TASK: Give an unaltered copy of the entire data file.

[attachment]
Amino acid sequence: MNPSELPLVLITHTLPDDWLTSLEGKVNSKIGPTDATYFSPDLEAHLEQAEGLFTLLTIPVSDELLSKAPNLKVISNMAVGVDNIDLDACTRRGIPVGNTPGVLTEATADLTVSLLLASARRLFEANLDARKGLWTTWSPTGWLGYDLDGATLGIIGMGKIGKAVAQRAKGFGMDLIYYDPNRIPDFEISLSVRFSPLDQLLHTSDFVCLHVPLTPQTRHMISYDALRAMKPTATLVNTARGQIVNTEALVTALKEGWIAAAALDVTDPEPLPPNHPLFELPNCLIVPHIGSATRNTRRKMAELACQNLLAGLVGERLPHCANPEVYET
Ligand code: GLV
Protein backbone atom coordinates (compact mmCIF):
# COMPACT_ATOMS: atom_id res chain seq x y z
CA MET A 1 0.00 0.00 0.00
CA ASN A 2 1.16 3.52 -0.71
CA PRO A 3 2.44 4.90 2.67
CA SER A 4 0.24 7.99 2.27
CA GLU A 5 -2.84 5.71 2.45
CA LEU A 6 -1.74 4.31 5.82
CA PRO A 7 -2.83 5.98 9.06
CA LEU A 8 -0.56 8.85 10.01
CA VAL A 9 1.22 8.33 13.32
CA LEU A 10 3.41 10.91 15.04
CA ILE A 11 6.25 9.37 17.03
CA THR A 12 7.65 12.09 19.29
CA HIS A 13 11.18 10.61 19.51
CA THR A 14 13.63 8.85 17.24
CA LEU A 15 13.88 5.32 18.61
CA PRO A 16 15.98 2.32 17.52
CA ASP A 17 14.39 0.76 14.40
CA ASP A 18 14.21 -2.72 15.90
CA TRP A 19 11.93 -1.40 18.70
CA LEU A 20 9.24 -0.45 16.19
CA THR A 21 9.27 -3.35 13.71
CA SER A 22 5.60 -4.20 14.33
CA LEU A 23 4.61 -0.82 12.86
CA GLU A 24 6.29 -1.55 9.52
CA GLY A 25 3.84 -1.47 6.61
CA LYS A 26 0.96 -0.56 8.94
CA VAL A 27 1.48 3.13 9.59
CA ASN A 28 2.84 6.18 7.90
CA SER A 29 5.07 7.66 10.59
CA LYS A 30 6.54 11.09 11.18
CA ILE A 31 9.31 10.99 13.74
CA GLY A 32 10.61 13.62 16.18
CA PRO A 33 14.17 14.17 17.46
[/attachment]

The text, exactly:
Amino acid sequence: MNPSELPLVLITHTLPDDWLTSLEGKVNSKIGPTDATYFSPDLEAHLEQAEGLFTLLTIPVSDELLSKAPNLKVISNMAVGVDNIDLDACTRRGIPVGNTPGVLTEATADLTVSLLLASARRLFEANLDARKGLWTTWSPTGWLGYDLDGATLGIIGMGKIGKAVAQRAKGFGMDLIYYDPNRIPDFEISLSVRFSPLDQLLHTSDFVCLHVPLTPQTRHMISYDALRAMKPTATLVNTARGQIVNTEALVTALKEGWIAAAALDVTDPEPLPPNHPLFELPNCLIVPHIGSATRNTRRKMAELACQNLLAGLVGERLPHCANPEVYET
Ligand code: GLV
Protein backbone atom coordinates (compact mmCIF):
# COMPACT_ATOMS: atom_id res chain seq x y z
CA MET A 1 0.00 0.00 0.00
CA ASN A 2 1.16 3.52 -0.71
CA PRO A 3 2.44 4.90 2.67
CA SER A 4 0.24 7.99 2.27
CA GLU A 5 -2.84 5.71 2.45
CA LEU A 6 -1.74 4.31 5.82
CA PRO A 7 -2.83 5.98 9.06
CA LEU A 8 -0.56 8.85 10.01
CA VAL A 9 1.22 8.33 13.32
CA LEU A 10 3.41 10.91 15.04
CA ILE A 11 6.25 9.37 17.03
CA THR A 12 7.65 12.09 19.29
CA HIS A 13 11.18 10.61 19.51
CA THR A 14 13.63 8.85 17.24
CA LEU A 15 13.88 5.32 18.61
CA PRO A 16 15.98 2.32 17.52
CA ASP A 17 14.39 0.76 14.40
CA ASP A 18 14.21 -2.72 15.90
CA TRP A 19 11.93 -1.40 18.70
CA LEU A 20 9.24 -0.45 16.19
CA THR A 21 9.27 -3.35 13.71
CA SER A 22 5.60 -4.20 14.33
CA LEU A 23 4.61 -0.82 12.86
CA GLU A 24 6.29 -1.55 9.52
CA GLY A 25 3.84 -1.47 6.61
CA LYS A 26 0.96 -0.56 8.94
CA VAL A 27 1.48 3.13 9.59
CA ASN A 28 2.84 6.18 7.90
CA SER A 29 5.07 7.66 10.59
CA LYS A 30 6.54 11.09 11.18
CA ILE A 31 9.31 10.99 13.74
CA GLY A 32 10.61 13.62 16.18
CA PRO A 33 14.17 14.17 17.46